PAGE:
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Liver Biopsy

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    LIVER BIOPSY What is a Liver Biopsy? Who needs a liver biopsy? How is a Liver Biopsy done? What are the risks associated with a Liver Biopsy? What happens
    Message 1 of 48 , Jan 17, 2000
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      LIVER BIOPSY

      What is a Liver Biopsy?
      Who needs a liver biopsy?
      How is a Liver Biopsy done?
      What are the risks associated with a Liver Biopsy?
      What happens after a Liver Biopsy?

      WHAT IS A LIVER BIOPSY?

      A liver biopsy is a procedure by which a thin core of liver tissue is
      obtained for analysis under a microscope. It is probably the oldest of
      all
      the procedures done by your gastroenterologist. It is said to have been
      first performed by Paul Erlich in 1883. The basic technique has been
      refined
      since then. These refinements have decreased the risk to a degree that a
      liver biopsy is commonly done on an outpatient basis.

      WHO NEEDS A LIVER BIOPSY?

      Since liver biopsy is considered the "gold standard" its indications are
      many and varied. The clinician uses the information obtained to guide
      his
      treatment or assess the extent and severity of liver damage. Some of the
      more common indications are:

      a.Chronic viral hepatitis like Hepatitis B and Hepatitis C.
      b.Unexplained liver enlargement and liver tests.
      c.Alcohol induced liver disease.
      d.Drug induced liver damage.
      e.Space occupying liver lesions like tumors and cancers.
      f.Systemic diseases and infections affecting the liver.
      g.After liver transplantation for rejection and other complications.
      h.Assessment of response to treatment.
      i.Storage diseases of the liver.

      HOW IS A LIVER BIOPSY DONE?

      Most liver biopsies are done on an outpatient basis i.e. the patient
      stays
      in the hospital for half a day. The doctor orders tests to check
      bleeding
      and clotting times. Patient's blood group is known and blood available
      if
      needed. All recent medications are reviewed. Aspirin and aspirin like
      medications should have been stopped. Under full aseptic precautions the
      right side of the chest is cleaned and numbed using local anesthesia.
      Breathing techniques are practiced with the patient. Using a long fine
      needle a core of liver tissue is obtained. The actual process takes only
      1-2
      seconds. This process is repeated and another specimen obtained. A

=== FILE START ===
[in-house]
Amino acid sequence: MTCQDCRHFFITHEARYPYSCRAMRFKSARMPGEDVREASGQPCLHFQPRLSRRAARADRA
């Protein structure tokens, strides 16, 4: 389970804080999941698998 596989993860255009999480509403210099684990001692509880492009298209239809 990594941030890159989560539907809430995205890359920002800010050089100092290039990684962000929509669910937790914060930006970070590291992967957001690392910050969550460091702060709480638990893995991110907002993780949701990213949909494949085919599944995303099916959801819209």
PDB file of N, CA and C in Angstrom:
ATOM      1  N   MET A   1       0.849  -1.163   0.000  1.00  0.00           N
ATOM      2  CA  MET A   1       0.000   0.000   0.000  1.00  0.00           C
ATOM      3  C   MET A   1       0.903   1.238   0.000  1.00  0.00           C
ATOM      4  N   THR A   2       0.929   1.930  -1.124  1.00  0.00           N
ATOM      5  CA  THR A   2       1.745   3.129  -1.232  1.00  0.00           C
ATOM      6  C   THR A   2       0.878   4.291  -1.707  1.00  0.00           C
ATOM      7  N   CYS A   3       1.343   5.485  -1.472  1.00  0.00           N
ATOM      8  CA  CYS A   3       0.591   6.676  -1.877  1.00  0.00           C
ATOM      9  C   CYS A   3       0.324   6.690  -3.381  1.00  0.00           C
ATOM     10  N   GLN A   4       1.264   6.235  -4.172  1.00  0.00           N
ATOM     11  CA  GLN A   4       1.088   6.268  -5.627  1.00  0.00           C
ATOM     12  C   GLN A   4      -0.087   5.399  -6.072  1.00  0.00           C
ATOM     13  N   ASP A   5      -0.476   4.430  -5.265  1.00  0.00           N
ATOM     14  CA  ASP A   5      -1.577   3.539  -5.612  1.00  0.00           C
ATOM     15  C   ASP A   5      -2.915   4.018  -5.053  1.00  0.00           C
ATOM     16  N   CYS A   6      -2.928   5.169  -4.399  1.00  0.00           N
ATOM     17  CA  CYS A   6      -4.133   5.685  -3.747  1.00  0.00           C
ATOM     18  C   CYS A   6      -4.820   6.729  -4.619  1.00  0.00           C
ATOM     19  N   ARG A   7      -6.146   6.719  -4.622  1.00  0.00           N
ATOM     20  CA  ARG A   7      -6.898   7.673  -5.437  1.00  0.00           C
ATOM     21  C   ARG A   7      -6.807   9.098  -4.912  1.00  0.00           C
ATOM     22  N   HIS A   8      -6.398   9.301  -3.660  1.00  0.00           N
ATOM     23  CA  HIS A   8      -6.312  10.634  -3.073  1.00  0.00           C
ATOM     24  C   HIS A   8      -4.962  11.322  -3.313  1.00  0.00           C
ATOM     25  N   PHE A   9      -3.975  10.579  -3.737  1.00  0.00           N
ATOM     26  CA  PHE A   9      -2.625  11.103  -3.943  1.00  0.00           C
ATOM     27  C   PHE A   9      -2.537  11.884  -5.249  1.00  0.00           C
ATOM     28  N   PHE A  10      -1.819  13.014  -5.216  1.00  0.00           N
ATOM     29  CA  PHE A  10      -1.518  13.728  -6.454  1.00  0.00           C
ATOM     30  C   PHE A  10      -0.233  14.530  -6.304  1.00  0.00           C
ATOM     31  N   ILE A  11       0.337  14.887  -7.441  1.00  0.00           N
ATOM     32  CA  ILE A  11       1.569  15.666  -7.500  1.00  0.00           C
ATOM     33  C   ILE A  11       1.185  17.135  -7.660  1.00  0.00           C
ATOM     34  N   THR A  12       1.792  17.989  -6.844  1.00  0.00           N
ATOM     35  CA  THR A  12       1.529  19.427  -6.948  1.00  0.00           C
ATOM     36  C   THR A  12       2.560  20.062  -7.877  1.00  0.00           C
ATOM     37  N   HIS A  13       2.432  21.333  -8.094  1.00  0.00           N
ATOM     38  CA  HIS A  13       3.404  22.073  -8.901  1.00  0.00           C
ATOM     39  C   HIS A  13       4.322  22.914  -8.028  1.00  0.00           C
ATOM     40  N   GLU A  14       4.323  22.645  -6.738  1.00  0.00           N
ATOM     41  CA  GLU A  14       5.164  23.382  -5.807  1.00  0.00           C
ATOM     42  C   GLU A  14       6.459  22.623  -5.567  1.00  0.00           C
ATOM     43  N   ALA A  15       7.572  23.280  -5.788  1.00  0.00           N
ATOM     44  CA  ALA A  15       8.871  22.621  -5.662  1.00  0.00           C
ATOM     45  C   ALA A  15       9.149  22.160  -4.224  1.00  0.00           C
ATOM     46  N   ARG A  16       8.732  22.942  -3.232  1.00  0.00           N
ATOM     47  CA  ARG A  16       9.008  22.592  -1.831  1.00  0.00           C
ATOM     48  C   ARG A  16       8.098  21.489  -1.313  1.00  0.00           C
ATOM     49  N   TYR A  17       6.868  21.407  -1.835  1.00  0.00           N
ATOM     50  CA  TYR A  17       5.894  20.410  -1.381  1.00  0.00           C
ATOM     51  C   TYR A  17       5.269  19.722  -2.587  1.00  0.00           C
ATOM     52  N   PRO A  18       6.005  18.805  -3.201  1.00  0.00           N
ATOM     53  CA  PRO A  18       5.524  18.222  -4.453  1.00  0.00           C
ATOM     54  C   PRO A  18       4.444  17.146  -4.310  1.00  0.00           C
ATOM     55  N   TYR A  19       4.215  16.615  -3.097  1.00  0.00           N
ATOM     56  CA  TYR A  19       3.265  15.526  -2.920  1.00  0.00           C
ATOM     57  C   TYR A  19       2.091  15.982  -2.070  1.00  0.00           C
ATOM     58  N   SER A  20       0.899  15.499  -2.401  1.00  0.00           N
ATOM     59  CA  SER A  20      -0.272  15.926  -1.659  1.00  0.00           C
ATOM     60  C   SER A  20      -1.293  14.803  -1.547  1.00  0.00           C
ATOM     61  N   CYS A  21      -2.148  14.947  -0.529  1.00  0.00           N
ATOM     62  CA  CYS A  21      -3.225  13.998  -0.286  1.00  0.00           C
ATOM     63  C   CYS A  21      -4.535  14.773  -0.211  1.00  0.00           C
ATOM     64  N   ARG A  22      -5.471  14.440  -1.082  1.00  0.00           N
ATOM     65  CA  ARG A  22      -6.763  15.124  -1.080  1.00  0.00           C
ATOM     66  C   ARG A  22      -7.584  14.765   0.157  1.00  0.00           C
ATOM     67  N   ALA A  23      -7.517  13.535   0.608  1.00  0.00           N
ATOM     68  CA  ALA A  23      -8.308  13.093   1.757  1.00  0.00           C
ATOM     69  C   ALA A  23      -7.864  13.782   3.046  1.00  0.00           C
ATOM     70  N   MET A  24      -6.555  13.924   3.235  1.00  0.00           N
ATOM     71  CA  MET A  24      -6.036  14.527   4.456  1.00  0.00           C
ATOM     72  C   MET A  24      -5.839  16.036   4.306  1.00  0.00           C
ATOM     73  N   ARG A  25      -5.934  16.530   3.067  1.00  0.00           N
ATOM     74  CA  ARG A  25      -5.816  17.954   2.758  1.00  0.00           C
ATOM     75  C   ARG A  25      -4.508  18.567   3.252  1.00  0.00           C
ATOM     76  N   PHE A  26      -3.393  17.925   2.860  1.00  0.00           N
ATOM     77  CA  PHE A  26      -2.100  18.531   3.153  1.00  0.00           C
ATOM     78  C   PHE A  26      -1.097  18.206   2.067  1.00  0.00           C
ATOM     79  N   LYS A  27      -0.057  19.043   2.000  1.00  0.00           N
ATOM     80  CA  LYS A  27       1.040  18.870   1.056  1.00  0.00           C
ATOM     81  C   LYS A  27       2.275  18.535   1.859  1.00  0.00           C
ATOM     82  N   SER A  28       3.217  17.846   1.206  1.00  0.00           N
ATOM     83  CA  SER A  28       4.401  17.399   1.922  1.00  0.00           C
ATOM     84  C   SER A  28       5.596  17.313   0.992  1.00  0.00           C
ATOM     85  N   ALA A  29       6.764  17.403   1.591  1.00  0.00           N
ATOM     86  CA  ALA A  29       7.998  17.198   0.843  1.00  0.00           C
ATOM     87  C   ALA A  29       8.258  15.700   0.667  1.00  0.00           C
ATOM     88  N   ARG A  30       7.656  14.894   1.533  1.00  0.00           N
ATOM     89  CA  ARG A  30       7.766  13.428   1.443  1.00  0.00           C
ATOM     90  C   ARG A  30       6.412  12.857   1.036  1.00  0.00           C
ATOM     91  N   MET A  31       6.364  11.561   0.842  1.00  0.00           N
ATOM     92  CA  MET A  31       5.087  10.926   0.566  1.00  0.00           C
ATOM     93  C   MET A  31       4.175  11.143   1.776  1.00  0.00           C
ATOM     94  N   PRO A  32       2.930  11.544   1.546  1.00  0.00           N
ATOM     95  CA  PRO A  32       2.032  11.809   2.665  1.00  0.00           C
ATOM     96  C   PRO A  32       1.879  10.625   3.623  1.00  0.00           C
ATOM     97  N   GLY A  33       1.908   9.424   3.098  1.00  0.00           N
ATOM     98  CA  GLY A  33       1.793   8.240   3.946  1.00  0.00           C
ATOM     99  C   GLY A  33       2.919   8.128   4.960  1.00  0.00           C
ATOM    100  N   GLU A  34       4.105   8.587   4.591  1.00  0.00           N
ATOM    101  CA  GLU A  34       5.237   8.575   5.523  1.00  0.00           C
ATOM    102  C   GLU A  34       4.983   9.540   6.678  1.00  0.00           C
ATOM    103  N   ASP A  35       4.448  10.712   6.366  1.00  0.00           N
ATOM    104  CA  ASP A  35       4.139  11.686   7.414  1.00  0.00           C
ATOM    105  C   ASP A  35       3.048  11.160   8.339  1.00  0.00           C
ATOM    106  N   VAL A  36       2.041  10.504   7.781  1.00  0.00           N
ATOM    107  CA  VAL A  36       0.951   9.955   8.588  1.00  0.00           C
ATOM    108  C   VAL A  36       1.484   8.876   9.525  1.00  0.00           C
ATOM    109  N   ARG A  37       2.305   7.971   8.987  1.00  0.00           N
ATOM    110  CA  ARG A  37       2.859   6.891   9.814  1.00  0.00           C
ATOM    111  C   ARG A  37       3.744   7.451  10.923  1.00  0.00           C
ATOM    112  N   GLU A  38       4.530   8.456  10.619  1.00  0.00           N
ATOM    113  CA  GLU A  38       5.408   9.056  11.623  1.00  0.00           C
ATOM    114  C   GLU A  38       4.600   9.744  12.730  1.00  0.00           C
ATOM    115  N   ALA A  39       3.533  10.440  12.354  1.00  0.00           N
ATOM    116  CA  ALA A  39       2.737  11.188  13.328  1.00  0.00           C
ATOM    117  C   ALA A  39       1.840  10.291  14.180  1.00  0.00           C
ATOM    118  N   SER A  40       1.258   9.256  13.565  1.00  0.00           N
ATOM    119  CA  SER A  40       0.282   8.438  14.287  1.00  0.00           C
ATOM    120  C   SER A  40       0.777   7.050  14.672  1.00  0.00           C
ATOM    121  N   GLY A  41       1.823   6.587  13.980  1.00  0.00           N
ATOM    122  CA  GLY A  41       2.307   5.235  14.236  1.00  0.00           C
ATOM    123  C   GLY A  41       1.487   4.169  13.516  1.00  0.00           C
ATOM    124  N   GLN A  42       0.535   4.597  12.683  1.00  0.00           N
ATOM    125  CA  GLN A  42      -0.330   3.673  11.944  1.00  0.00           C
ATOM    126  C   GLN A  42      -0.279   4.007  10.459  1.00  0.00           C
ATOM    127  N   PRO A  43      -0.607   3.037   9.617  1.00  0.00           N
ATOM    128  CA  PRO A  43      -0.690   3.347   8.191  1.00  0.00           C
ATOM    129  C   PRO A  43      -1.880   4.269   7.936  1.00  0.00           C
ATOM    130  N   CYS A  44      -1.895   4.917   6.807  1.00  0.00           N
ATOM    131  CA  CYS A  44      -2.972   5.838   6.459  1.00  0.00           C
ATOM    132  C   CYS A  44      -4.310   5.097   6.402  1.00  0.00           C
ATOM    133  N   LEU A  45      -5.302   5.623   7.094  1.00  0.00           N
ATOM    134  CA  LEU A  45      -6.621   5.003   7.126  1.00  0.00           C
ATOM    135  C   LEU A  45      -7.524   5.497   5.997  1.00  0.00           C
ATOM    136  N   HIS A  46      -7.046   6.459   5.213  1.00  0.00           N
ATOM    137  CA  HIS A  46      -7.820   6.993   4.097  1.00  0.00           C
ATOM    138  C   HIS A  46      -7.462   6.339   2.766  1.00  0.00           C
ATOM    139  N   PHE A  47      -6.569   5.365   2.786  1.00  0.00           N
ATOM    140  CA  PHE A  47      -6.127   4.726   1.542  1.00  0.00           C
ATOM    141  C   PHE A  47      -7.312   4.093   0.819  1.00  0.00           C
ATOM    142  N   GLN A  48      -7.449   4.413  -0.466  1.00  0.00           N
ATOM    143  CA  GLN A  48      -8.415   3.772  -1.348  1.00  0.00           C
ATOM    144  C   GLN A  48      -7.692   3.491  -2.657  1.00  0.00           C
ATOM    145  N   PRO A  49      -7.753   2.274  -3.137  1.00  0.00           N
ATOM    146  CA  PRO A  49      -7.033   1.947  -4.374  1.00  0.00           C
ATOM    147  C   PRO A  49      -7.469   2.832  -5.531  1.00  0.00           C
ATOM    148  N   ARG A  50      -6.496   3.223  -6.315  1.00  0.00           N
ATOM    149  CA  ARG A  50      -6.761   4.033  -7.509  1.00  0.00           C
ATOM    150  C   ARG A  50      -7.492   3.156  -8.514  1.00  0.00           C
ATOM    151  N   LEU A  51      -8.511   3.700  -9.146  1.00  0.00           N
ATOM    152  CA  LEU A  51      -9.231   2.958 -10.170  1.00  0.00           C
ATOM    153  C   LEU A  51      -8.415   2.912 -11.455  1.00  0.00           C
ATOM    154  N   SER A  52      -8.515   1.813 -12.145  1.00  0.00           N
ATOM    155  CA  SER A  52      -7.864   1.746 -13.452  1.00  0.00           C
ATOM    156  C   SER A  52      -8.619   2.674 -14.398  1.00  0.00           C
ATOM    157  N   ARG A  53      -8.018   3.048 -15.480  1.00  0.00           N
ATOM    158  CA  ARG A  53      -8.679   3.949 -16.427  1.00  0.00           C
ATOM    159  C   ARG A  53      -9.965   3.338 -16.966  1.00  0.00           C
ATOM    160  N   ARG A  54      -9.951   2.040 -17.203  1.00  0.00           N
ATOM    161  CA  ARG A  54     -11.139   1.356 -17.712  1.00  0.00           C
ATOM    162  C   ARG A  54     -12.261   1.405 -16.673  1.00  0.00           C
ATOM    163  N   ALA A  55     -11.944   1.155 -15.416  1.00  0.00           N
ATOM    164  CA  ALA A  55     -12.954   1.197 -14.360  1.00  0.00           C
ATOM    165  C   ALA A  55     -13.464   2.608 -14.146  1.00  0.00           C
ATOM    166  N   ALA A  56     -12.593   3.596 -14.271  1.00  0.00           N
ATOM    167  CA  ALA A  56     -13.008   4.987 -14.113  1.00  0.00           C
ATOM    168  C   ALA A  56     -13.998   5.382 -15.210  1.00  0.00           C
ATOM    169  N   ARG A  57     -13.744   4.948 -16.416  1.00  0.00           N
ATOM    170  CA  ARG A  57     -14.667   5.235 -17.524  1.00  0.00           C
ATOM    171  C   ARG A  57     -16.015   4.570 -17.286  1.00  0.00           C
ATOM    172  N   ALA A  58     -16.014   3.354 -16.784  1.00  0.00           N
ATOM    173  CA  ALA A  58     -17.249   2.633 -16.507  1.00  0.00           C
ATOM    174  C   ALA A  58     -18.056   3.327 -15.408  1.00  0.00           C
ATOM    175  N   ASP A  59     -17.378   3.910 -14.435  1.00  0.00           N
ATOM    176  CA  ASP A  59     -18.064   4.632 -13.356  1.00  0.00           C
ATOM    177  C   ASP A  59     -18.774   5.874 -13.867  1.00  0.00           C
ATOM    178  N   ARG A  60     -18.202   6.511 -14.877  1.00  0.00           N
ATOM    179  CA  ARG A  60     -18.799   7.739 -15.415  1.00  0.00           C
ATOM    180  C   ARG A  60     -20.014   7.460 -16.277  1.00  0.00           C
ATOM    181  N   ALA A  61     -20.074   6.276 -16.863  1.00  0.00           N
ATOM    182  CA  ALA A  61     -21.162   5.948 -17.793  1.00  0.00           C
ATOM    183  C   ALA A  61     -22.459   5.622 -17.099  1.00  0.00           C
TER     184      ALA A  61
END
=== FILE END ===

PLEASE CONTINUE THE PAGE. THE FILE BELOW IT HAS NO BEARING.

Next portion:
dressing
      is applied and the patient lies on his/her right side for about 2 hours
      and
      on the back for another 2 hours. After about 4-6 hours a blood sample is
      drawn. If this sample is similar to the one drawn before the biopsy, no
      bleeding has occurred and the patient is discharged home. The patient
      spends
      the rest of the day resting at home. He/She should not be alone and
      should
      have easy access to a phone and a hospital.

      Sometimes a liver biopsy is done by a Radiologist using an ultrasound or
      CT
      scan to guide the needle(US or CT guided liver biopsy). In patients with
      a
      bleeding disorder it can be done by a catheter inserted into a neck vein
      and
      advanced into the liver (transjugular liver biopsy). Rarely it has to be
      done via a tube inserted into the abdomen (laparoscopic liver biopsy).
      Your
      Borland-Groover Clinic physician will be able to decide which technique
      is
      best for you.

      WHAT ARE THE RISKS ASSOCIATED WITH A LIVER BIOPSY?

      A liver biopsy is by and large a safe procedure. The risk of dying is
      about
      1 in 10,000 procedures. The various reported complications are.

      a.Bleeding: This is an uncommon but serious complication. It is
      usually controlled by observation and blood
      transfusion, but may require surgery to stop it.
      b.Injury to the Gallbladder.
      c.Bleeding into the bile ducts.
      d.Injury to the kidney and colon.
      e.A connection between a vein and an artery called a fistula.
      f.Irritation of the covering of the lung or liver (Pleurisy or
      perihepatitis).

      WHAT HAPPENS AFTER A LIVER BIOPSY?

      The day after a liver biopsy the patient can resume his normal
      lifestyle.
      Over the next week the liver specimen undergoes extensive evaluation
      under a
      microscope by a pathologist skilled in liver diseases. Special stains
      (dyes)
      are used to highlight various aspects of the liver. This result is made
      available to your gastroenterologist who uses this information for
      diagnosis, treatment decisions and to assess the prognosis.

      (Thanks to Sheree)

      Dr Sharat C Misra MD, DM
      Consultant Gastroenterologist & Hepatologist
      Each morning is the doorway to a new world,
      A beginning of infinite possibilities.
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    • w.m.landstra
      Hi.Forgot to give my humble advise regarding treatment and your job.Don.t say anything to your boss,see how treatments goes first.Willem [Non-text portions of
      Message 48 of 48 , Jul 23, 2003
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        Hi.Forgot to give my humble advise regarding treatment and your job.Don.t say anything to your boss,see how treatments goes first.Willem


        [Non-text portions of this message have been removed]
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